Frontotemporal dementia occurs as a result of damage to the frontal or temporal lobes of the brain. Depending on where in the brain the damage is located, the symptoms can vary.
Frontotemporal dementia and its related disorders are progressive, meaning they worsen over time.
If you have a loved one with frontotemporal dementia, it’s helpful to have a care plan in place in anticipation of the changing symptoms, which may include assisted living or memory care.
In this article, we will explore the causes and symptoms of frontotemporal dementia, and the care options available to your loved one.
What is frontotemporal dementia?
Frontotemporal dementia (FTD), also known as frontotemporal disorders or frontotemporal degeneration, is a relatively rare type of dementia that tends to affect younger individuals than other types such as Alzheimer’s disease.
According to the National Institute on Aging, about 60% of those with frontotemporal dementia are 45 to 64 years old.
The symptoms of frontotemporal dementia can vary significantly depending on the area of the brain affected.
The frontal lobe of the brain is responsible for the following functions:
- Planning and problem-solving
- Speaking and writing
Meanwhile, the temporal lobe is responsible for these functions:
- Language comprehension
Those with frontotemporal dementia have nerve damage in the frontal and temporal lobes of the brain, which affects their ability to perform the functions associated with these areas.
In the early stages of FTD, people may only have a few symptoms. As it progresses, the symptoms may worsen and new symptoms will appear.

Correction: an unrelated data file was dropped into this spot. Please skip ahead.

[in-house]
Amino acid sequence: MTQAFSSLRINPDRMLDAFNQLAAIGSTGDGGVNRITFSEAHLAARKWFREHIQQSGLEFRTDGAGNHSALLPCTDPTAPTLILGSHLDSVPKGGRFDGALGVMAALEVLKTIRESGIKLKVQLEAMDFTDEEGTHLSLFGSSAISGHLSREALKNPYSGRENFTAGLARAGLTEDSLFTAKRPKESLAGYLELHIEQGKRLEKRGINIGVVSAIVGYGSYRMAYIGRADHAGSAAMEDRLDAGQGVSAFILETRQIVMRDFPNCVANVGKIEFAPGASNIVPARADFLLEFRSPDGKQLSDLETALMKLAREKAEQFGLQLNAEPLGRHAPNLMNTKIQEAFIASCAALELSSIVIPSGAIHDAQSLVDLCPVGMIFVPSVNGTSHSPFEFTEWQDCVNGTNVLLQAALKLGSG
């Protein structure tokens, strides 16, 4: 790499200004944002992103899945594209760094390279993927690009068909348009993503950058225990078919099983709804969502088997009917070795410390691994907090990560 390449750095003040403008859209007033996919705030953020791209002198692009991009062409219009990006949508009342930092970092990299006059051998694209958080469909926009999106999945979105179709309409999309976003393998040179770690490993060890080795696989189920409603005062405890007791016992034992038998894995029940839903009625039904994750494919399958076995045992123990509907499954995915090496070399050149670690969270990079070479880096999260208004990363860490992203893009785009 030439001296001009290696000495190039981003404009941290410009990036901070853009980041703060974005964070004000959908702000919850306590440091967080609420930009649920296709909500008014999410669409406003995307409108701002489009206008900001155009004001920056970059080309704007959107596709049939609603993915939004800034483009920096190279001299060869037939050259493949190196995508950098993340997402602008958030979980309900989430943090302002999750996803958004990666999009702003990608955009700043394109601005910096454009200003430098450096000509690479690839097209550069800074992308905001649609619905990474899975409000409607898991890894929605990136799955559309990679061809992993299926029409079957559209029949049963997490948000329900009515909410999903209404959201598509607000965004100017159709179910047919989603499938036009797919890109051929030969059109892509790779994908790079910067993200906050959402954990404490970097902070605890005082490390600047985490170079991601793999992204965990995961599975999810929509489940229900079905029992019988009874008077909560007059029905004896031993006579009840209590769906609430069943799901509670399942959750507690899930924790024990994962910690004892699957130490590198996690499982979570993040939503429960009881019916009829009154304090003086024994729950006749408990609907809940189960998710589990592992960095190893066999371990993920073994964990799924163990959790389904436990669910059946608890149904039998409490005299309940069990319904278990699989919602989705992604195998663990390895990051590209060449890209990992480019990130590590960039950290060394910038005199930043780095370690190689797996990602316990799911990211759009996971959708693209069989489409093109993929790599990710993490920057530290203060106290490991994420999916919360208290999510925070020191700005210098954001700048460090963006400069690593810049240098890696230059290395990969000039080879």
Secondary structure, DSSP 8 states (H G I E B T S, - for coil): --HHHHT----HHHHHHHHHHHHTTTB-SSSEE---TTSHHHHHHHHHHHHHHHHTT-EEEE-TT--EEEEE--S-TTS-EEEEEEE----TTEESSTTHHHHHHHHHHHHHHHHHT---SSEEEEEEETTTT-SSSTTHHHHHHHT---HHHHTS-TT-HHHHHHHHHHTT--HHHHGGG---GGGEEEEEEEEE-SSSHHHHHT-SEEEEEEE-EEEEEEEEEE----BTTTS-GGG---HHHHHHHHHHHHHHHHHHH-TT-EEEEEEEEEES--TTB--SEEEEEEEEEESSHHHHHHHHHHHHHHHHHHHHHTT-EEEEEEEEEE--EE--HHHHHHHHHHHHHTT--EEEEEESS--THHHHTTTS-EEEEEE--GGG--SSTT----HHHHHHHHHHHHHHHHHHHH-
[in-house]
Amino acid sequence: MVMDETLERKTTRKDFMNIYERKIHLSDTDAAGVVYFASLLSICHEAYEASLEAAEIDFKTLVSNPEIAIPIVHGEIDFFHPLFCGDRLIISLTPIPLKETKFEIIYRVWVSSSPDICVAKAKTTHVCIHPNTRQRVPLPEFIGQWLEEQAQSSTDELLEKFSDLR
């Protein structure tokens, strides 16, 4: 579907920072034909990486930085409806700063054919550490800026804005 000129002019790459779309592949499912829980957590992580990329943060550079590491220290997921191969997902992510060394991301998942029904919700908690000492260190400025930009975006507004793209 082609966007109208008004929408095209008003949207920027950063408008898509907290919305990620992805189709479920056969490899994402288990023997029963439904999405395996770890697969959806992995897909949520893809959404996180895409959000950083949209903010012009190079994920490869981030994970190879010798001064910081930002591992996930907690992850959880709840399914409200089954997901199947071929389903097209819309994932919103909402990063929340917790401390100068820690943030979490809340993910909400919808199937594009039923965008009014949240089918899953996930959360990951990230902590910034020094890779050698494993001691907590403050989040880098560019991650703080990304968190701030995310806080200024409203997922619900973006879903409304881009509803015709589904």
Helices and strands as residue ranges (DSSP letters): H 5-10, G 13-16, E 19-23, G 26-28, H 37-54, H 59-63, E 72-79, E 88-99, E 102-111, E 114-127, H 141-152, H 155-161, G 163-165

Types of frontotemporal dementia
Early symptoms of frontotemporal dementia can be difficult for family members of the affected person. The personality changes and behaviors associated with it can be alarming or even harmful.
It’s important for family members and friends to understand that the changes are due to the disorder, not the person and that they cannot control their symptoms.
Experts have established types of frontotemporal dementia because the symptoms differ based on where the damage in the brain is occurring.
Types of frontotemporal dementia include:
- Behavioral variant frontotemporal dementia (bvFTD): Behavioral variant is the most common form, and involves changes in behavior, personality, judgment, and planning
- Primary progressive aphasia (PPA): Includes communication issues such as difficulty speaking, writing, and understanding what others are saying
- Movement disorders: Includes rare movement disorders known as corticobasal syndrome and progressive supranuclear palsy, as well as amyotrophic lateral sclerosis (ALS) and symptoms similar to Parkinson’s disease
What are the leading causes of frontotemporal dementia?
The true cause of frontotemporal dementia is unknown. Doctors know that the symptoms of FTD are a result of damage to the neurons in the frontal and temporal lobes of the brain, as well as abnormal amounts or formations of certain proteins.
The proteins found in the brains of those with frontotemporal dementia are supposed to be there, but something causes them to malfunction and damage neurons in the affected regions of the brain.
Experts believe that roughly 10% to 30% of the behavioral variant is tied to certain genes.